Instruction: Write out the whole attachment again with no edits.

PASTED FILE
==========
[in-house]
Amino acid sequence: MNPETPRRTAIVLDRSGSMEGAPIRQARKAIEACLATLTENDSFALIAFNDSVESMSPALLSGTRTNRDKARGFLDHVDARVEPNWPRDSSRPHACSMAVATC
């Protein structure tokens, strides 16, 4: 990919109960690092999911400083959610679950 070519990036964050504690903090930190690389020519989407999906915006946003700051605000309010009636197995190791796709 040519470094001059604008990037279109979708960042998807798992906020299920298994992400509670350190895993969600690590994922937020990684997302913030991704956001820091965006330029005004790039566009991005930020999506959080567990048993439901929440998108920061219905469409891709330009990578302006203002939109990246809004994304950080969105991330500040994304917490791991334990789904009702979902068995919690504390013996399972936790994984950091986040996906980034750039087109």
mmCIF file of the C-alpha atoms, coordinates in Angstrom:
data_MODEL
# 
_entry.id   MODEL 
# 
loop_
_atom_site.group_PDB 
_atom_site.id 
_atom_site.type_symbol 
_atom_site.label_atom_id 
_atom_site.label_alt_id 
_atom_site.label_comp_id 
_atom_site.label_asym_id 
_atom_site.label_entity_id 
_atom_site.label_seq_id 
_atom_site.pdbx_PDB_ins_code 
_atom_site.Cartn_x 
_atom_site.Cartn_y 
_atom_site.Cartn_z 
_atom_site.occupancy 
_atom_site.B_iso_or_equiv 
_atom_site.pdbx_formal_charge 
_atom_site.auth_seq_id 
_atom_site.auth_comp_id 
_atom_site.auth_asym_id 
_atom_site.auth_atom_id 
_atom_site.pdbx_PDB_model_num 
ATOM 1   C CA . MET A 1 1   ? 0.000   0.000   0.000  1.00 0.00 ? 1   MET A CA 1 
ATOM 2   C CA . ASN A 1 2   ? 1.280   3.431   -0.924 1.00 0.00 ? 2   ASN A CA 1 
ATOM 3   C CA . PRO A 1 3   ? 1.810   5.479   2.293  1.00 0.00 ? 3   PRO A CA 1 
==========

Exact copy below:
[in-house]
Amino acid sequence: MNPETPRRTAIVLDRSGSMEGAPIRQARKAIEACLATLTENDSFALIAFNDSVESMSPALLSGTRTNRDKARGFLDHVDARVEPNWPRDSSRPHACSMAVATC
């Protein structure tokens, strides 16, 4: 990919109960690092999911400083959610679950 070519990036964050504690903090930190690389020519989407999906915006946003700051605000309010009636197995190791796709 040519470094001059604008990037279109979708960042998807798992906020299920298994992400509670350190895993969600690590994922937020990684997302913030991704956001820091965006330029005004790039566009991005930020999506959080567990048993439901929440998108920061219905469409891709330009990578302006203002939109990246809004994304950080969105991330500040994304917490791991334990789904009702979902068995919690504390013996399972936790994984950091986040996906980034750039087109």
mmCIF file of the C-alpha atoms, coordinates in Angstrom:
data_MODEL
# 
_entry.id   MODEL 
# 
loop_
_atom_site.group_PDB 
_atom_site.id 
_atom_site.type_symbol 
_atom_site.label_atom_id 
_atom_site.label_alt_id 
_atom_site.label_comp_id 
_atom_site.label_asym_id 
_atom_site.label_entity_id 
_atom_site.label_seq_id 
_atom_site.pdbx_PDB_ins_code 
_atom_site.Cartn_x 
_atom_site.Cartn_y 
_atom_site.Cartn_z 
_atom_site.occupancy 
_atom_site.B_iso_or_equiv 
_atom_site.pdbx_formal_charge 
_atom_site.auth_seq_id 
_atom_site.auth_comp_id 
_atom_site.auth_asym_id 
_atom_site.auth_atom_id 
_atom_site.pdbx_PDB_model_num 
ATOM 1   C CA . MET A 1 1   ? 0.000   0.000   0.000  1.00 0.00 ? 1   MET A CA 1 
ATOM 2   C CA . ASN A 1 2   ? 1.280   3.431   -0.924 1.00 0.00 ? 2   ASN A CA 1 
ATOM 3   C CA . PRO A 1 3   ? 1.810   5.479   2.293  1.00 0.00 ? 3   PRO A CA 1 